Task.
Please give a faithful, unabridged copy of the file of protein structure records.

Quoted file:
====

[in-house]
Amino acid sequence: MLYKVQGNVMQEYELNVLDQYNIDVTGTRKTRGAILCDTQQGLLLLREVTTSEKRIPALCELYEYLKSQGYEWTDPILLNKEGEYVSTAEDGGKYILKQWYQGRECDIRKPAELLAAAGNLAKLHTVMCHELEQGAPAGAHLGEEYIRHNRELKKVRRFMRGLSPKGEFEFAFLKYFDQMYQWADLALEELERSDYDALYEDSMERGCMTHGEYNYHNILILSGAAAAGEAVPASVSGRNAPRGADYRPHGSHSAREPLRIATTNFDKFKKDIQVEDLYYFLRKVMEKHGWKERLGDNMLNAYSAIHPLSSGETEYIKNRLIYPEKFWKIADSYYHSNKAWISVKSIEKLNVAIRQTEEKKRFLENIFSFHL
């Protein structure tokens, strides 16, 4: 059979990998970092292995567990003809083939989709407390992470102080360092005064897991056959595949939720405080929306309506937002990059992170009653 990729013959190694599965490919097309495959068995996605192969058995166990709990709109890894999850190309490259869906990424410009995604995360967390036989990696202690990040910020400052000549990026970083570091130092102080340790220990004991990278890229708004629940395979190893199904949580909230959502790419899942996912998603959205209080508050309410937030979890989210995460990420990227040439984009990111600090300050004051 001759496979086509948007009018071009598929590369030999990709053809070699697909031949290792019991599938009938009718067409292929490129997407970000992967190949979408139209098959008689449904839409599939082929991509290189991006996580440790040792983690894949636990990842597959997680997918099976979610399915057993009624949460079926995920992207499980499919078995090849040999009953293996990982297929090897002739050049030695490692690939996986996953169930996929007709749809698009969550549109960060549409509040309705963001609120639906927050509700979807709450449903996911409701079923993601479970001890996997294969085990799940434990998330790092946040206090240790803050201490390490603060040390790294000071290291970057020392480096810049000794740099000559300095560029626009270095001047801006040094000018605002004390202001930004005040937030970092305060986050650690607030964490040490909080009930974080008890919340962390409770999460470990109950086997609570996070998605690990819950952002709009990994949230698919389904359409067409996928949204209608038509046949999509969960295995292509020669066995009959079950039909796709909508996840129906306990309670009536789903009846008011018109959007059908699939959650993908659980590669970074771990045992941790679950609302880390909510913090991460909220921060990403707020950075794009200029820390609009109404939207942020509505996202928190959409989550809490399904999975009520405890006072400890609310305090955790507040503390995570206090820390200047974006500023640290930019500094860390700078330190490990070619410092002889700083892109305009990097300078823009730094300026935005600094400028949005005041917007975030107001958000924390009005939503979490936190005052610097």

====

[in-house]
Amino acid sequence: MLYKVQGNVMQEYELNVLDQYNIDVTGTRKTRGAILCDTQQGLLLLREVTTSEKRIPALCELYEYLKSQGYEWTDPILLNKEGEYVSTAEDGGKYILKQWYQGRECDIRKPAELLAAAGNLAKLHTVMCHELEQGAPAGAHLGEEYIRHNRELKKVRRFMRGLSPKGEFEFAFLKYFDQMYQWADLALEELERSDYDALYEDSMERGCMTHGEYNYHNILILSGAAAAGEAVPASVSGRNAPRGADYRPHGSHSAREPLRIATTNFDKFKKDIQVEDLYYFLRKVMEKHGWKERLGDNMLNAYSAIHPLSSGETEYIKNRLIYPEKFWKIADSYYHSNKAWISVKSIEKLNVAIRQTEEKKRFLENIFSFHL
């Protein structure tokens, strides 16, 4: 059979990998970092292995567990003809083939989709407390992470102080360092005064897991056959595949939720405080929306309506937002990059992170009653 990729013959190694599965490919097309495959068995996605192969058995166990709990709109890894999850190309490259869906990424410009995604995360967390036989990696202690990040910020400052000549990026970083570091130092102080340790220990004991990278890229708004629940395979190893199904949580909230959502790419899942996912998603959205209080508050309410937030979890989210995460990420990227040439984009990111600090300050004051 001759496979086509948007009018071009598929590369030999990709053809070699697909031949290792019991599938009938009718067409292929490129997407970000992967190949979408139209098959008689449904839409599939082929991509290189991006996580440790040792983690894949636990990842597959997680997918099976979610399915057993009624949460079926995920992207499980499919078995090849040999009953293996990982297929090897002739050049030695490692690939996986996953169930996929007709749809698009969550549109960060549409509040309705963001609120639906927050509700979807709450449903996911409701079923993601479970001890996997294969085990799940434990998330790092946040206090240790803050201490390490603060040390790294000071290291970057020392480096810049000794740099000559300095560029626009270095001047801006040094000018605002004390202001930004005040937030970092305060986050650690607030964490040490909080009930974080008890919340962390409770999460470990109950086997609570996070998605690990819950952002709009990994949230698919389904359409067409996928949204209608038509046949999509969960295995292509020669066995009959079950039909796709909508996840129906306990309670009536789903009846008011018109959007059908699939959650993908659980590669970074771990045992941790679950609302880390909510913090991460909220921060990403707020950075794009200029820390609009109404939207942020509505996202928190959409989550809490399904999975009520405890006072400890609310305090955790507040503390995570206090820390200047974006500023640290930019500094860390700078330190490990070619410092002889700083892109305009990097300078823009730094300026935005600094400028949005005041917007975030107001958000924390009005939503979490936190005052610097």